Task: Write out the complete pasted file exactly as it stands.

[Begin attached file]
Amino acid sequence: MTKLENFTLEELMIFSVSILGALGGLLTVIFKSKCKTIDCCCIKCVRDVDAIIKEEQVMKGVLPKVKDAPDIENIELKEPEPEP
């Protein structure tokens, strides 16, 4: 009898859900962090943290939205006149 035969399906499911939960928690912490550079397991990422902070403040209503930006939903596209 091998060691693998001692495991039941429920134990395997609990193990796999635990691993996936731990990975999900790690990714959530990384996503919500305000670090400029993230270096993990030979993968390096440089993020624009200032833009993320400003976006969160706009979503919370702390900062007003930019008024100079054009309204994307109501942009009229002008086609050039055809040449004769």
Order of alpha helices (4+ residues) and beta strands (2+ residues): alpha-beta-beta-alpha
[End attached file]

Amino acid sequence: MTKLENFTLEELMIFSVSILGALGGLLTVIFKSKCKTIDCCCIKCVRDVDAIIKEEQVMKGVLPKVKDAPDIENIELKEPEPEP
């Protein structure tokens, strides 16, 4: 009898859900962090943290939205006149 035969399906499911939960928690912490550079397991990422902070403040209503930006939903596209 091998060691693998001692495991039941429920134990395997609990193990796999635990691993996936731990990975999900790690990714959530990384996503919500305000670090400029993230270096993990030979993968390096440089993020624009200032833009993320400003976006969160706009979503919370702390900062007003930019008024100079054009309204994307109501942009009229002008086609050039055809040449004769």
Order of alpha helices (4+ residues) and beta strands (2+ residues): alpha-beta-beta-alpha